aBSE: breast self-examination.

Language Options Available

As clearly depicted in Multimedia Appendix 2, overall, 83.5% (n=71) of the selected apps were monolingual; of them, 80.3% of apps were in English. Only 7.1% of them were multilingual (>5 languages). Apart from English, other common languages in these apps were Arabic, Spanish, German, French, Bangla, and Hindi (Multimedia Appendix 3).

Only 17.08% of people worldwide speak English natively or as a second language [29]. Yet, the most commonly used language in these apps is English (71.8%; Table 8). The Dear Mamma app has 11 language options available and is one of the few apps to have >50,000 downloads.

Cost of the Selected Apps

All of the selected apps on Google Play Store were free of charge.

Principal Findings

We conducted a systematic internet search of the existing breast health apps. Five key features of these apps were defined, representing their level of primary care and awareness. A total of 85 apps on Google Play Store were identified and analyzed. Based on the defined features, these apps could be classified into 10 different categories.

Most of the apps (n=72, 84.7%) were clearly educational, containing mainly text (when evaluated against IOM guidelines for Health Literate Apps). The Breast Cancer Guide app, with the highest number of downloads, used videos to provide information; this indicates that videos might be a good way to engage users. Surprisingly, less than half of them (n=28, 38.9% of E apps, accounting for 40, 47% of all apps) had content explaining BSE. Since most of these apps were monolingual (n=71, 83.5%) and in English (80.3% of monolingual apps, 71.8% of all apps), their use remains restricted to women literate in English. Limited accessibility can also be inferred from their rather low downloads (n=70, 82.4% of apps with less than 1000+ downloads). Tables 7 and 8 show that apps categorized as “E,T,R,Re” have the highest number of median downloads and those categorized as “Re” have the highest number of median downloads. This could indicate that users have a selection bias toward apps that help them record their symptoms alongside having BSE training, reminders, and educational material. Unfortunately, only 8.2% (n=7) of apps are holistic (E,T,R,Re) and only 12.9% (n=11) of all apps have the Re feature.

With more than 3 million apps on Google Play Store [30,31] and 2 billion active users [32,33], Android has captured the app market. Most apps on Apple App Store (n=24, 82.7%) were already identified on Google Play Store and studied. Therefore, we decided to focus our study on apps (n=85) available in Google Play Store. Most of the apps were designed to promote knowledge about breast cancer and breast health. Only 40 (47%) apps had visual or textual information about BSE, serving as essential and accessible tools for women to proactively care for their breasts.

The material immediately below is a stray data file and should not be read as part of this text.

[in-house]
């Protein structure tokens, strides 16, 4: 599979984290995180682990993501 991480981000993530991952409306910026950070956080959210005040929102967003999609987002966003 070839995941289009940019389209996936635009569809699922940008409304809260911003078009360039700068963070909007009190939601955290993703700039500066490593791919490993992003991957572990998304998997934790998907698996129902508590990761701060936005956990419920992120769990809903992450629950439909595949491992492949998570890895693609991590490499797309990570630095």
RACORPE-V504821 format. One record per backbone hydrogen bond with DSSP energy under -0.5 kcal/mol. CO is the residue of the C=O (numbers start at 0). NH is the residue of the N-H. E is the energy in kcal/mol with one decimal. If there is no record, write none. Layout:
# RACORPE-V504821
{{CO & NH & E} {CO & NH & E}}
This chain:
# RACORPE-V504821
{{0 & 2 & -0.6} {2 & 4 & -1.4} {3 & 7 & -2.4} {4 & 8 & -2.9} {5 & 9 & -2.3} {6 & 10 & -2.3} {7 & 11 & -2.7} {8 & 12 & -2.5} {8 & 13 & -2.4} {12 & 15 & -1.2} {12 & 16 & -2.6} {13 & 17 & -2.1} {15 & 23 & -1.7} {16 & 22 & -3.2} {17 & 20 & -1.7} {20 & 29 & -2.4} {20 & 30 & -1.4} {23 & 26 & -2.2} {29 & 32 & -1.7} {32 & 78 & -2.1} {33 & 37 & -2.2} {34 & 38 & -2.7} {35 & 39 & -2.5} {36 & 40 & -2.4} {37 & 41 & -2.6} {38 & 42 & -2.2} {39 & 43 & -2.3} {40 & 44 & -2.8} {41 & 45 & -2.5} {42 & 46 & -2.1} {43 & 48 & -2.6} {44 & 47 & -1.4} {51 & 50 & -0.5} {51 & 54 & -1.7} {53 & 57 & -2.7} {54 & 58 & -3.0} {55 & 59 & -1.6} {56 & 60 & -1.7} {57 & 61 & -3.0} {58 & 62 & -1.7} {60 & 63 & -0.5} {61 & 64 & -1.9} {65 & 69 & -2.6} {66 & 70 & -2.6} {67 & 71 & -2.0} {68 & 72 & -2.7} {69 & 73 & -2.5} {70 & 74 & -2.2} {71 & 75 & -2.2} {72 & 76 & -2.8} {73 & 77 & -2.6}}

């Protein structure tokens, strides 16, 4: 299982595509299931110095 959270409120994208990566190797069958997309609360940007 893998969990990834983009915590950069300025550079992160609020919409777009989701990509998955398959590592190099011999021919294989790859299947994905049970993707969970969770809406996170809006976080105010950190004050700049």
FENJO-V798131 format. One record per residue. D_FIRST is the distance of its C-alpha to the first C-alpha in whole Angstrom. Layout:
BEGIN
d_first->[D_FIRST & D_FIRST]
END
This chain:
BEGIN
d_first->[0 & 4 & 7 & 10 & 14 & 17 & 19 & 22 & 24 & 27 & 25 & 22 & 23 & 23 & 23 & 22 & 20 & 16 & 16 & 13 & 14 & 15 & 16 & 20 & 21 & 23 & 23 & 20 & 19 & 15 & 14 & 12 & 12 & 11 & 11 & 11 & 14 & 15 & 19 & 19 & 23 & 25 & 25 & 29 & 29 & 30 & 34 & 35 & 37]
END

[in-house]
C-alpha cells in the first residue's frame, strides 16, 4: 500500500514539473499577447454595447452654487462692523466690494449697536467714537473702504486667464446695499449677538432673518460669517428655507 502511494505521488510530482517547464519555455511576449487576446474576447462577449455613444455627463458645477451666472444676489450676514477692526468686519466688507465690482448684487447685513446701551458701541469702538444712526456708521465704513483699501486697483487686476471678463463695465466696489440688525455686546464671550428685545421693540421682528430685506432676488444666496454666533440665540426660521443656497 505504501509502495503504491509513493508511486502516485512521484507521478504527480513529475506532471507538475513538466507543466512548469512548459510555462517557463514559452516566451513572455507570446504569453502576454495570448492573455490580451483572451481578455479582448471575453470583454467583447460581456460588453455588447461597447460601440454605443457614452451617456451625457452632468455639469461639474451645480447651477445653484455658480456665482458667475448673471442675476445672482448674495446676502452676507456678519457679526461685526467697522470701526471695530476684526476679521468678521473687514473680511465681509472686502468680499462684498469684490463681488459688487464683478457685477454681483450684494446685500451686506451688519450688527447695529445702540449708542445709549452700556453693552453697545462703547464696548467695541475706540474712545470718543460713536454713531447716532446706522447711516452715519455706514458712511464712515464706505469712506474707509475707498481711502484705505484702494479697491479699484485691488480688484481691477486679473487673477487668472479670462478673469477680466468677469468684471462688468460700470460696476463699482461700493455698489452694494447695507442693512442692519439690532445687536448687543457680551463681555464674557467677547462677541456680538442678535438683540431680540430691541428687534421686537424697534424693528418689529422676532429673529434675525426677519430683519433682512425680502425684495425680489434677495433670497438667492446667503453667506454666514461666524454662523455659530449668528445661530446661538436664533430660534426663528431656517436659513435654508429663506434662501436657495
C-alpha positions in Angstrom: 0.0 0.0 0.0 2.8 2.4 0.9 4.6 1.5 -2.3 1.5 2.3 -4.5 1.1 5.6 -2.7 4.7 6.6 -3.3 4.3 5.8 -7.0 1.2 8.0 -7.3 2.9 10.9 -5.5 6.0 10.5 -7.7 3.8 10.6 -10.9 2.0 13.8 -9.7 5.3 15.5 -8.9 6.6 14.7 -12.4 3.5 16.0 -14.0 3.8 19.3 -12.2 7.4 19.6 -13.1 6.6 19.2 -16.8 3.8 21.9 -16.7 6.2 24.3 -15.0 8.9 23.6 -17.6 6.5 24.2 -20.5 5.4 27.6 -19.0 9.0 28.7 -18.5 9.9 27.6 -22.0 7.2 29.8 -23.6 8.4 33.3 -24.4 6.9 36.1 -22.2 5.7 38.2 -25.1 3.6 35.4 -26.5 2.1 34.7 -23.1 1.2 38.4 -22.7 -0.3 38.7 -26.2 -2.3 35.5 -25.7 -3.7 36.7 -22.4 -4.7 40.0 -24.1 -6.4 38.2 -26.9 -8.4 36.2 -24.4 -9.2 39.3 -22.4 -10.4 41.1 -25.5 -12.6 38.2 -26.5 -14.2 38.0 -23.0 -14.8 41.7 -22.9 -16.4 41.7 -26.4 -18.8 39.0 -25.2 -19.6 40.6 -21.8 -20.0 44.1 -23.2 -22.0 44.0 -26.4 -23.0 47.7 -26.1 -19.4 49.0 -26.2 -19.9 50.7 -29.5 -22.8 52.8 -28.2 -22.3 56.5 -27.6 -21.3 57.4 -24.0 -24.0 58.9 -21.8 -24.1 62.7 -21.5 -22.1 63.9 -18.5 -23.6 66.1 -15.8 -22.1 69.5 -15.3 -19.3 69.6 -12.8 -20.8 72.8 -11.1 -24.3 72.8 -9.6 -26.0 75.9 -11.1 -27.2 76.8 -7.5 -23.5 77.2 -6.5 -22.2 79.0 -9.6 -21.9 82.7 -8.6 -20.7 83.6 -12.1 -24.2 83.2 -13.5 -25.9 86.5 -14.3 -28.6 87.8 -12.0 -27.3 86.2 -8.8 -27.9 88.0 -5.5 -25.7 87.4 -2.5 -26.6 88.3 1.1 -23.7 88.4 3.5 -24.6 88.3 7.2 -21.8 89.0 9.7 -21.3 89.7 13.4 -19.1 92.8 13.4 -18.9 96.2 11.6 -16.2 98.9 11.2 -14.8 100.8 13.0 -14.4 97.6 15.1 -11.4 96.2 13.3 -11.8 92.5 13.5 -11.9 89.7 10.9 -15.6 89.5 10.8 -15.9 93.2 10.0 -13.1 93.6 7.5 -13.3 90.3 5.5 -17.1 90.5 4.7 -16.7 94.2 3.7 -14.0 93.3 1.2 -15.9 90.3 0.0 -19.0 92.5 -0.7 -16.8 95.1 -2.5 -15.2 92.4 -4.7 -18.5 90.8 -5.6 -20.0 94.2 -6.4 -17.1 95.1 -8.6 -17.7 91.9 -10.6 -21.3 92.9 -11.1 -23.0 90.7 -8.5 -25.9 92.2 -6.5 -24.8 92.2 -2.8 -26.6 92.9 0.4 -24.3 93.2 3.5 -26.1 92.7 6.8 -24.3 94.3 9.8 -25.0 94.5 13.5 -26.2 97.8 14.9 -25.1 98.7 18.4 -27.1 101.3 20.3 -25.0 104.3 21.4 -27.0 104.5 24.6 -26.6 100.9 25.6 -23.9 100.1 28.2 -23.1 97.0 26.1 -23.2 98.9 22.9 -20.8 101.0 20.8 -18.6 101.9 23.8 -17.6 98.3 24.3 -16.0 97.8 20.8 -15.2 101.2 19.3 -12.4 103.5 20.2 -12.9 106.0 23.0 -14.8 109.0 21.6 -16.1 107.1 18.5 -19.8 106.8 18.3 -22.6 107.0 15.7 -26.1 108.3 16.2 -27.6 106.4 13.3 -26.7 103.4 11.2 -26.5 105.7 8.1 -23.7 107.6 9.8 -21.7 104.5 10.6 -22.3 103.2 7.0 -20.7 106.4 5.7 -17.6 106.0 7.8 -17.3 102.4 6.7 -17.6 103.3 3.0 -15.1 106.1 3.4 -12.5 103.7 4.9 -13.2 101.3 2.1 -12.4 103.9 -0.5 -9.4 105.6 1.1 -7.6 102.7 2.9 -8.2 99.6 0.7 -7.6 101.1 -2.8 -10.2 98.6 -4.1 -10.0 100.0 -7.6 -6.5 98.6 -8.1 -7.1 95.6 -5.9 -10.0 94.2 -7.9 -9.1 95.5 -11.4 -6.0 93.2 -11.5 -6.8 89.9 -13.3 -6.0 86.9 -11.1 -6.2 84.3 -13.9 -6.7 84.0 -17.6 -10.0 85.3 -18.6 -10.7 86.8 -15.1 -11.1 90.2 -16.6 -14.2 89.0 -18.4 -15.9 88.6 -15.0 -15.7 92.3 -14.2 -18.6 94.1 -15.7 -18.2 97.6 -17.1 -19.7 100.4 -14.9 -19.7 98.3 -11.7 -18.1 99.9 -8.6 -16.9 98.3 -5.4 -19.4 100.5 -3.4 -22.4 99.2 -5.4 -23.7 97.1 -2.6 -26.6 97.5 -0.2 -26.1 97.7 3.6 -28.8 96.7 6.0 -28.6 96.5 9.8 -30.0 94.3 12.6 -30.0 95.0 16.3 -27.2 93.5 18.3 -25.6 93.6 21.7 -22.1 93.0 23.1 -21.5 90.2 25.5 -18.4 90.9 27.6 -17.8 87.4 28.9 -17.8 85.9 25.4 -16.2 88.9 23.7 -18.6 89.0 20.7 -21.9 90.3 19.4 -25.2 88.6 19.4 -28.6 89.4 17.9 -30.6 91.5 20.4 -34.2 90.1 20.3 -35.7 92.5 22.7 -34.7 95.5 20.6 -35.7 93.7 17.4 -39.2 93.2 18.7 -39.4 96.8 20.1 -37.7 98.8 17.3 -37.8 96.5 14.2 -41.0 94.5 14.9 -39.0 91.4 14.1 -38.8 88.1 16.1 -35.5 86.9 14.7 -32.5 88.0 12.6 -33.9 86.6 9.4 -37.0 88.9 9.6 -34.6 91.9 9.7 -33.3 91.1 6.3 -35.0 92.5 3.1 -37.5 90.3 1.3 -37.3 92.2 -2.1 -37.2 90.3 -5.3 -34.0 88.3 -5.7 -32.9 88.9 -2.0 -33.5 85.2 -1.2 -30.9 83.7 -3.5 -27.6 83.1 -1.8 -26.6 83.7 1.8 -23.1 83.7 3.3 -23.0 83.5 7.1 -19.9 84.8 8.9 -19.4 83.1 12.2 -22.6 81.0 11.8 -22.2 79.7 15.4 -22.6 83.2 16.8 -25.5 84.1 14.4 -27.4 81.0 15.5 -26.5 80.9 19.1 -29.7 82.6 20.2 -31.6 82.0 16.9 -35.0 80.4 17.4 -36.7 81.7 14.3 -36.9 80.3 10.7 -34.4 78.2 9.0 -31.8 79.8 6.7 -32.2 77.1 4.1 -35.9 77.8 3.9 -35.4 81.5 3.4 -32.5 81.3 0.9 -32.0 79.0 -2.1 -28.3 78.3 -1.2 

Additionally, information about the appropriate timing to perform self-examination in relation to the menstrual cycle, that is, 3 to 5 days after the start of menstruation [34,35], needs to be highlighted in these apps. The reminder feature can be improved through synchronization with period tracking apps. With information regarding period start date at the forefront, selecting dates for monthly BSE will be easier and automatic, resulting in a reliable outcome on BSE.

Another very important addition to these apps can be a well-defined symptom recording feature with all the symptoms enlisted as images or graphics. This will make it easier for users to select their symptoms, if any, especially for low-literacy audiences. Low-literacy populations can also benefit from apps in regional languages with audio aid, for example, integration of text-to-speech modalities such as Siri or Alexa.


There are some limitations that need to be discussed. As we observed, most apps were in English. It can be debated that the bias toward English is due to the use of English keywords. However, it is clear from the list that apps in languages other than English were also obtained using these keywords. This can be attributed to the English keywords used by developers while uploading their apps on Google Play Store. To cross-validate, we ran a search with the keywords translated in Mandarin (Chinese) and Spanish (two of the most spoken languages worldwide [36]) and no extra apps were recorded.

“Number of downloads” displayed on Google Play Store indicates the number of unique downloads by different users. Use of “number of downloads” to assess dissemination of the apps might be insufficient. The limitation of this metric is that it does not consider downloads on different devices by the same user (same login ID). Other key retention metrics such as “monthly active users” might be a better proxy.